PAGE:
Archive for the 'Sup' Category

New Threads and Breakin' Bread in Chinatown

District 5, also known as Cho Lon, is home to Saigon’s Chinese population. Unlike Chinatowns in America, the shift from neighboring districts into Cho Lon isn’t nearly as dramatic—there isn’t an ornate archway like in Philly. On the surface, District 5 more or less resembles every other district in this sprawling metropolis but with the addition of Chinese characters on storefronts, and maybe a few more steamed bun carts.

The Astronomer and I ventured into Cho Lon to Christmas shop last December, but haven’t found any reason to return since. That was until Hanh, The Astronomer’s Vietnamese teacher, mentioned that she knew a kick-ass tailor in that part of town. Like my good pal Miss Adventure said, getting custom made clothes can be a real treat.


On one very ordinary weekday evening, The Astronomer, Hanh and I ventured to Cho Lon to get some new threads made. Prior to our visit to the tailor, The Astronomer and I went fabric shopping at Cho Tan Dinh on Hai Ba Trung Street in District 1. I commissioned two dresses to be made—a replica of a dress I purchased in Bangkok and a dress designed by Theory (above) that I took pictures of when I was back in California. The Astronomer commissioned a pair of corduroy pants and a T-shirt. After the tailor took our measurements and collected a deposit, we headed to a nearby che (Vietnamese sweet soups) shop (Che Thanh Tam – 98 Bui Huu Nghia Street, District 5) for a bite to eat.

I grossed out both of my dining companions by ordering the che me den—sweet black sesame seed soup. The che was served warm and resembled tar, but trust me, it really tasted great. The flavors were sweet, full and nutty. It was even better than the cold black sesame seed Jell-O that I enjoyed so much in Hong Kong at the roast goose eatery.

Hanh started off with a faux tofu che that was less fun than a box of rocks. The cubes of “tofu” were made of agar, and even though they were supposed to be flavored with pandan and ginger, they didn’t bring much to the table.

She also ordered a che with bitter beans/nuts because she wanted to introduce The Astronomer and me to something new. Hanh really dug it, but it just wasn’t our cup of tea. Please holla (or just leave a comment) if you know the name of this not so sweet treat.

To supplement her two che, Hanh ordered a bowl of pig brain soup (sup oc heo) from the eatery next door. While I’m down with brains, I don’t really like the consistency of Vietnamese-style sup. The broth is just too gelatinous.

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Not much of a che enthusiast, The Astronomer ordered a bowl of mi vit tiem from Quyen Ky Mi Gia which was located on the other side of the che shop. The noodles and greens arrived in one bowl, while the broth and duck leg came in a clay pot. The ratio of meat to noodles was insanely skewed—The Astronomer had to order an extra helping of noodles to balance it out. After enjoying the lunch lady’s version, this bowl of mi vit tiem paled in comparison, especially since it cost four times as much.

A couple weeks later, The Astronomer and I returned to the tailor to pick up our new apparel. He didn’t get everything right the first time around, but after a few refittings, we left his shop extremely happy clients. Here are my new dresses! And here’s where you should go if you’d like to get some custom made clothes in Saigon (bring a Vietnamese speaker along): Le Phuc – Tailor Extraordinaire (430/1 Phan Van Tri Street, District 5, Ho Chi Minh City. Phone: 0908006538.

Ancestor Veneration

In addition to spending time with Ba Sau (my grandma’s sister) in Saigon, The Astronomer and I also see a lot of Ong Ty (my grandpa’s brother). Ong Ty lives in the house that my mom grew up in on Ly Chinh Thang Street in District 3. How cool is that? We usually meet him for lunch, but sometimes Ong Ty invites us to his home for special occasions, namely ancestor veneration.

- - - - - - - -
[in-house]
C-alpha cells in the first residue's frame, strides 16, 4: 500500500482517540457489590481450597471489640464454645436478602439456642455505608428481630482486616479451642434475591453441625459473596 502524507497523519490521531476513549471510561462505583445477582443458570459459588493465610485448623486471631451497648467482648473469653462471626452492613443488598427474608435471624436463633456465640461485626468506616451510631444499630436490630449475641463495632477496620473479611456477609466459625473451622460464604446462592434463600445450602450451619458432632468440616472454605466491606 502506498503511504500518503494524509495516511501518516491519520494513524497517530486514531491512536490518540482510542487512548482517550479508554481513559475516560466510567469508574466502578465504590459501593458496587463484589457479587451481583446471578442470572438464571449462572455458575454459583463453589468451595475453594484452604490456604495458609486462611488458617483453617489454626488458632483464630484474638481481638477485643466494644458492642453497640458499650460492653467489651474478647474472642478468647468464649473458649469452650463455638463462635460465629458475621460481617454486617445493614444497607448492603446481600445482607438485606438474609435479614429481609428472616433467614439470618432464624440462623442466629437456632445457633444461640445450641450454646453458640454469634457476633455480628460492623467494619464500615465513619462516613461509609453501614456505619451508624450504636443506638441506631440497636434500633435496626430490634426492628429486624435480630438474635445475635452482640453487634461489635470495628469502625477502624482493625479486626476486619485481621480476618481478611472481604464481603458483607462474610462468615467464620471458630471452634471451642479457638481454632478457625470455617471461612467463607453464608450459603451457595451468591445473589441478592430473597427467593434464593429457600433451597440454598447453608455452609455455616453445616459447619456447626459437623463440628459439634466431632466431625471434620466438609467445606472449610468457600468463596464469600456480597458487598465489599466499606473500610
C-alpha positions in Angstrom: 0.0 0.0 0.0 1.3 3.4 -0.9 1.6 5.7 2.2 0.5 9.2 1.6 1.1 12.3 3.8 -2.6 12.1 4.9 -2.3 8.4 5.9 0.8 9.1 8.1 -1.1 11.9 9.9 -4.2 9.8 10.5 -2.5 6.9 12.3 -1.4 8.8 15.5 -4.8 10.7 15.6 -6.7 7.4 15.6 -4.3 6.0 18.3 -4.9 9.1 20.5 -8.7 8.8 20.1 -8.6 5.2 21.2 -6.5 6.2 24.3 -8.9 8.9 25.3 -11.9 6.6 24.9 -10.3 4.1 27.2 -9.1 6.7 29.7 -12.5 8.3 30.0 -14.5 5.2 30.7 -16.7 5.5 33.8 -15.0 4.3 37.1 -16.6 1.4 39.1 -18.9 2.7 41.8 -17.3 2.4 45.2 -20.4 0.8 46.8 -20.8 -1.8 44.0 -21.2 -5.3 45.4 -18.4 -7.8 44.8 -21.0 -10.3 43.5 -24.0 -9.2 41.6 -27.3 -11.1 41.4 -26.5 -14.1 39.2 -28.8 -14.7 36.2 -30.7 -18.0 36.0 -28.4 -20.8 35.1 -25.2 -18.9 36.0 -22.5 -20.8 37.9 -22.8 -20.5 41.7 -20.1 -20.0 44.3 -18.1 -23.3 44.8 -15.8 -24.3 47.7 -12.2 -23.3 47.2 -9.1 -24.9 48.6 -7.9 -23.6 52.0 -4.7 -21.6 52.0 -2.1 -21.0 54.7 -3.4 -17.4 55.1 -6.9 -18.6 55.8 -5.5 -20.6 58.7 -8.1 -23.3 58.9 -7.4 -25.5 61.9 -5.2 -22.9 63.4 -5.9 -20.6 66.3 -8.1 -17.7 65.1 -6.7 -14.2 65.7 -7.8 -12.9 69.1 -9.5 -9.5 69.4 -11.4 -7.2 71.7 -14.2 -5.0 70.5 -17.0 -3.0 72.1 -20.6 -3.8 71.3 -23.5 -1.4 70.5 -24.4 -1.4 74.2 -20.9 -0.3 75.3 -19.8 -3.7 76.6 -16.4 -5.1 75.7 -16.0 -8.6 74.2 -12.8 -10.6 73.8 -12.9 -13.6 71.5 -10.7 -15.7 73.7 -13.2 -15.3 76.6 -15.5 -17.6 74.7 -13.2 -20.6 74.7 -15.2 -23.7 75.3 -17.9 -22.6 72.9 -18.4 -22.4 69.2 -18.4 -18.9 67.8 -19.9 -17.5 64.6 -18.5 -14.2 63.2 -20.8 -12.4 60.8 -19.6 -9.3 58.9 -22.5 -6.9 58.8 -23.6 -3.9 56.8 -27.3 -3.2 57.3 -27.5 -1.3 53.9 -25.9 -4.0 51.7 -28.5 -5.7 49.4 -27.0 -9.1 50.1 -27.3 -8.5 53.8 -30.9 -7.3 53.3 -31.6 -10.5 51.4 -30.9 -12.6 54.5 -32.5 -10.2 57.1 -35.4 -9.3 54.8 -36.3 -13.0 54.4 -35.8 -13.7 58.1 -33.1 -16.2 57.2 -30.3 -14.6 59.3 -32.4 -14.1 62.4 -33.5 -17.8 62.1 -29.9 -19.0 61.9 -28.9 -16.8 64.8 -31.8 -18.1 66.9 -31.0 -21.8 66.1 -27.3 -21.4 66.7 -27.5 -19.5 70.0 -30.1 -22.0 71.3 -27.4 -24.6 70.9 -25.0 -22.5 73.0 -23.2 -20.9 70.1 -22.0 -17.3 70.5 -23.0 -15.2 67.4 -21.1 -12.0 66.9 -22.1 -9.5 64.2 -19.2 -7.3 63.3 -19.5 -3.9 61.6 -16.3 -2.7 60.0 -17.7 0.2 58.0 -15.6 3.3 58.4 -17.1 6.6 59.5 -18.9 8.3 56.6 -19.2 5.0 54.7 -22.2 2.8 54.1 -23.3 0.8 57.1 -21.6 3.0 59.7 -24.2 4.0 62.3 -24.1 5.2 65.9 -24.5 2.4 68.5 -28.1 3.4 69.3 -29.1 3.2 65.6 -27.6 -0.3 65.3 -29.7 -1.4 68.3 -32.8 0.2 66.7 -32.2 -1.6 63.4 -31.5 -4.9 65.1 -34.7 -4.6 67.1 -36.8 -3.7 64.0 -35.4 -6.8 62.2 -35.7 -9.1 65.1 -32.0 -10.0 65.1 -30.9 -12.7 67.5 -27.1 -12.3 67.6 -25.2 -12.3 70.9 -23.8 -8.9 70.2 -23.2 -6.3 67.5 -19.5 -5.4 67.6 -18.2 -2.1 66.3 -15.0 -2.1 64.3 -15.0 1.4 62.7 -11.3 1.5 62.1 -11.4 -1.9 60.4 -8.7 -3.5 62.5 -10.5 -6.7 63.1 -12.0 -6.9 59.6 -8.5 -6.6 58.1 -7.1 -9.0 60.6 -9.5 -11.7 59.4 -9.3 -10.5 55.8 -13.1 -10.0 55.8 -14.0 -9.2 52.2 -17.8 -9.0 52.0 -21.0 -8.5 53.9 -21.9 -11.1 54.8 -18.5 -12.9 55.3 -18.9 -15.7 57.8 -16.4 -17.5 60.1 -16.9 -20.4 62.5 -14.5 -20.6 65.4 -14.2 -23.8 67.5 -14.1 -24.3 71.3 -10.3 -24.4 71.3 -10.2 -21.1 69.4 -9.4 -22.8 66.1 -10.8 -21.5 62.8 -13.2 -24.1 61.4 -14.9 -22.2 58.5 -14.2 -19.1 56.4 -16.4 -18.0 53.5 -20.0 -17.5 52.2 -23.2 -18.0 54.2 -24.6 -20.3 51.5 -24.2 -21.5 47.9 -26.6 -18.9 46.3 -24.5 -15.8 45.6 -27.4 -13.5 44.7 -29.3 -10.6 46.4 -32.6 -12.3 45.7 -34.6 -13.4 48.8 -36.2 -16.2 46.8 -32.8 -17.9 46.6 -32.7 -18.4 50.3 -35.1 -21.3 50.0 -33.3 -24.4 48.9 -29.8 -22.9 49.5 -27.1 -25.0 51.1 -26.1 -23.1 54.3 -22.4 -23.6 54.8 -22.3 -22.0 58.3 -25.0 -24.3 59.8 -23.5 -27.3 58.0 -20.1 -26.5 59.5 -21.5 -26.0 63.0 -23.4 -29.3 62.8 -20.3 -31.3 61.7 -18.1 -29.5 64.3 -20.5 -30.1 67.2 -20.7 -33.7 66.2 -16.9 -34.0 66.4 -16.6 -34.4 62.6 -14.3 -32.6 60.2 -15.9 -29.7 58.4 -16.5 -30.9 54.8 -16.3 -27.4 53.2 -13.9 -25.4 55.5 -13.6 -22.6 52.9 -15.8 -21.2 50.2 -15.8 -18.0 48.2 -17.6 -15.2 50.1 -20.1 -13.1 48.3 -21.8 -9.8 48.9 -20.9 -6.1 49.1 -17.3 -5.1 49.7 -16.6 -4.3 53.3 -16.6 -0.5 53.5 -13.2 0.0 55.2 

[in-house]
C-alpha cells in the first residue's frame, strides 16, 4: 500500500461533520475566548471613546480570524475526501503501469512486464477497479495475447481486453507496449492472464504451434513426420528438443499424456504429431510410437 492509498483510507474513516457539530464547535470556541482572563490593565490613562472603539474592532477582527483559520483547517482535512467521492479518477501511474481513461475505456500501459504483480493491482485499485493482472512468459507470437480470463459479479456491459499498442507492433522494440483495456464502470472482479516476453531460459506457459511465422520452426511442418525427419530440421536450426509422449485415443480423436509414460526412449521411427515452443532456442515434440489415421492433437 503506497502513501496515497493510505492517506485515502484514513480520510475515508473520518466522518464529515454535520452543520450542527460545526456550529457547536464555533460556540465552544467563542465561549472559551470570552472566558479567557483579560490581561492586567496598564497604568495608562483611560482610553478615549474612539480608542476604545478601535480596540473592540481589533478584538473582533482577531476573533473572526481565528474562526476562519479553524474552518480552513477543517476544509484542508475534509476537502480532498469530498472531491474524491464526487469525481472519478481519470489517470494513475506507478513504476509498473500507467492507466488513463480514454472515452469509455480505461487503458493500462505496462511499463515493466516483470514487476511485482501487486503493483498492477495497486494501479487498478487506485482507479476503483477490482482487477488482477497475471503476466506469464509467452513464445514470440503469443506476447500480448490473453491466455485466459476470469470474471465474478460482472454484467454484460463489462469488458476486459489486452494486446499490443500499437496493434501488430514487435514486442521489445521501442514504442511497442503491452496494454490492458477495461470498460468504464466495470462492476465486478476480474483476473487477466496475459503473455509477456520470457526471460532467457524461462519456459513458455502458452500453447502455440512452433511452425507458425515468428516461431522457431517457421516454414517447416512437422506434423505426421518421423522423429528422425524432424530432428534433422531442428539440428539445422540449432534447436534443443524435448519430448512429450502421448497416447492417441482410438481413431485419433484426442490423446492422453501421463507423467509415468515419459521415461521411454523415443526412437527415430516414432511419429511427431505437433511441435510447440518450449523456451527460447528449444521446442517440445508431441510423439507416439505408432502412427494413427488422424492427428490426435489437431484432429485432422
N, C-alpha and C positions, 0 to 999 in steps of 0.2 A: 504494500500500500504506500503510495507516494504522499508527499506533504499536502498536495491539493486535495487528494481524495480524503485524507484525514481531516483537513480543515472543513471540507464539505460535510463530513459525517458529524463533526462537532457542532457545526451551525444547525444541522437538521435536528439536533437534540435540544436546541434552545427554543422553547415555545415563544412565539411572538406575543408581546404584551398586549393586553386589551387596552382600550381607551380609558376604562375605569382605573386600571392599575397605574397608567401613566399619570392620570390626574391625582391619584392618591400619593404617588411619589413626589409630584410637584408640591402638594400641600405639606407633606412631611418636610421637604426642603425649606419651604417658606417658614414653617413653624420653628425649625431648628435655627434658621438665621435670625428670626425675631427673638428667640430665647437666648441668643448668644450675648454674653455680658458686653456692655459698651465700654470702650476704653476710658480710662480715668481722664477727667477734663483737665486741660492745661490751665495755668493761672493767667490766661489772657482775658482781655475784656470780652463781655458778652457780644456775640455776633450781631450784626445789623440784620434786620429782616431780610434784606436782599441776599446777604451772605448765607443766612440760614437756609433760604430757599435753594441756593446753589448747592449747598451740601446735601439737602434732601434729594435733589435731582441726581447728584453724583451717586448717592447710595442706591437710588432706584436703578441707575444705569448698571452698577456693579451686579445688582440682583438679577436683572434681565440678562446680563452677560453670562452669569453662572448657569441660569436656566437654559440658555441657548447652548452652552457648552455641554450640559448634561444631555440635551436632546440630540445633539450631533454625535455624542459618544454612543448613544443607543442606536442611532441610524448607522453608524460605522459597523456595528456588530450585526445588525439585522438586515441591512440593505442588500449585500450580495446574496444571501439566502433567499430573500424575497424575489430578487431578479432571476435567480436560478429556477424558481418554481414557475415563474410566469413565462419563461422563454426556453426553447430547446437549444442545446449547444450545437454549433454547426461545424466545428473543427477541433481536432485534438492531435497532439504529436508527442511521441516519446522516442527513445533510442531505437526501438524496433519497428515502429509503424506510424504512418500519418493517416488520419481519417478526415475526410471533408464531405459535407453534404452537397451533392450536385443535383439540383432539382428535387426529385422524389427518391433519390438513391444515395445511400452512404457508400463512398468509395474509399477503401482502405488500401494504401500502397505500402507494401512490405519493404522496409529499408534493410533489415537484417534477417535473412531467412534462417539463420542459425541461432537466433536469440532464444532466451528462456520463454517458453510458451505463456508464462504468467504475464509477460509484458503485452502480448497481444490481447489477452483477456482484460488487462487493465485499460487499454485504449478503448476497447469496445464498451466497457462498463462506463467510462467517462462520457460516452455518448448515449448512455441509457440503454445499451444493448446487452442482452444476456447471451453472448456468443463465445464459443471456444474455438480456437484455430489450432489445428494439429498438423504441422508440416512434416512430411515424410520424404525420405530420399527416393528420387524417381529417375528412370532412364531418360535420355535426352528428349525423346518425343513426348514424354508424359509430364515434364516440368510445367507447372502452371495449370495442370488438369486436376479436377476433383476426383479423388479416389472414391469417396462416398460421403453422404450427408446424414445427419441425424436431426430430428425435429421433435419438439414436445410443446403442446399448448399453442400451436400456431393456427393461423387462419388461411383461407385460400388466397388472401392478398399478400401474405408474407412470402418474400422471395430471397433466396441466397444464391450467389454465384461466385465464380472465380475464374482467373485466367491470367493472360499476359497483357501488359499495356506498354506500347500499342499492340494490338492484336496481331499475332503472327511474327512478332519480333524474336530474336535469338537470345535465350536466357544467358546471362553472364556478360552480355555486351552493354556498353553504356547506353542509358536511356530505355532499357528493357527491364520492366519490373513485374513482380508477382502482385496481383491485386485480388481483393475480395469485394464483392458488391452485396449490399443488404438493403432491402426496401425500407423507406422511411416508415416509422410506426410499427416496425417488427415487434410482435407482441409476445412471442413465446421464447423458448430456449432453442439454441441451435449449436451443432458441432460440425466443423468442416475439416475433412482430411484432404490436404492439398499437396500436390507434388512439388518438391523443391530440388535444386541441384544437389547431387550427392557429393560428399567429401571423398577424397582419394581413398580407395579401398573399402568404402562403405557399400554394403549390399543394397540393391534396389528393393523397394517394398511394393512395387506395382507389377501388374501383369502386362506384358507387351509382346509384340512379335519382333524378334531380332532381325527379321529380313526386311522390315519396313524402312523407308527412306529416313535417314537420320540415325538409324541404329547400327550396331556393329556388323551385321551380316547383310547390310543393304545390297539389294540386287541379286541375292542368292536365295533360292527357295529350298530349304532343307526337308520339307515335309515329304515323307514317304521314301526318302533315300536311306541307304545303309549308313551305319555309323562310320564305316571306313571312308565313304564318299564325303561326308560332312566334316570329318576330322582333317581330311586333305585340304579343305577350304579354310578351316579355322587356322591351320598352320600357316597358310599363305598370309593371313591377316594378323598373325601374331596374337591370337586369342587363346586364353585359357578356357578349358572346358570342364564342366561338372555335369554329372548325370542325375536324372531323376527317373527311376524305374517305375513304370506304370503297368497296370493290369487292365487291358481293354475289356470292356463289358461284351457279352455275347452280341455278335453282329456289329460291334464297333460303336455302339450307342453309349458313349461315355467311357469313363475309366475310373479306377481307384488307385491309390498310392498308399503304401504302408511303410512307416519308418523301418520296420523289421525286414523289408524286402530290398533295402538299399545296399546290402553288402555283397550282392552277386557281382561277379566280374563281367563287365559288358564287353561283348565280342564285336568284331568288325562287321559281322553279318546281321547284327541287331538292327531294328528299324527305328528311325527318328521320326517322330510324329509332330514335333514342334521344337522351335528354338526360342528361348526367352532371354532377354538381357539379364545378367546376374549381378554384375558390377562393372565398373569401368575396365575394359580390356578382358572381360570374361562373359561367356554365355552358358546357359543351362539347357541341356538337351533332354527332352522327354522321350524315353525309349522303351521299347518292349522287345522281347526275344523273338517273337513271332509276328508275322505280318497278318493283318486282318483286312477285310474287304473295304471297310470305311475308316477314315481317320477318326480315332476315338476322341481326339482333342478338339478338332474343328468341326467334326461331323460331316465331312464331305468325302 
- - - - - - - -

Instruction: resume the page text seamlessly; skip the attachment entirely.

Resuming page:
Ancestor veneration is one of the most unifying aspects of Vietnamese culture, as practically all Vietnamese regardless of religious denomination (Buddhist or Christian) have an ancestor altar in their home or business.

In Vietnam, traditionally people didn’t celebrate birthdays (before western influence) but the death anniversary of a loved one was always an important occasion. Besides an essential gathering of family members for a banquet in memory of the deceased, incense sticks are burned along with hell notes, and great platters of fruit and food are made as offerings on the ancestor altar, which usually has pictures of the deceased.

These offerings and practices are done frequently during important traditional festivals, the starting of a new business, or even when a family member needs guidance or counsel, and is a hallmark of the emphasis Vietnamese culture places on filial duty.

Earlier this year we recognized my grandfather’s father and a couple weeks back there was a gathering for my grandfather’s mother. My American upbringing becomes very apparent during these occasions because I’m not too handy with the joss sticks or bowing on my knees (if you know what I mean). As a result, I pretty much just watch from the sidelines, which isn’t a big deal.

The most notable difference between ancestor veneration in Saigon and back in America is the day of the week it takes place. In Vietnam, ancestor veneration is held on the exact death anniversary, while in America, my family gathered on Saturdays and Sundays due to jobs and other commitments.

After everyone pays their respects to the deceased by lighting joss sticks and bowing on their knees, we feast! Here’s a close-up of the altar.

Another big difference between ancestor veneration here and back home is the food. Back in California, grandma makes the meal from scratch, but in Saigon, Ong Ty calls in the caterers. I’m pretty sure that the majority of Vietnamese households still make their spread from scratch, but Ong Ty’s wife isn’t much of a cook.

Dinner started off with a platter of head cheese and force meats, mostly of piggy origins. The usual suspects were present including cha, nem chua, ham and xa xiu. It was a little funny eating cold cuts without its good friend banh mi, but tasty nevertheless.

Next came a seafood soup with white asparagus. I’m not that enthusiastic about gelatinous soups, but the Vietnamese love the stuff.

My favorite dish of the evening was comprised of flaky fillets of white fish battered, fried and topped with a tomato-based sauce and fresh watercress. I have only encountered this dish at Ong Ty’s house—a most rare Vietnamese dish indeed.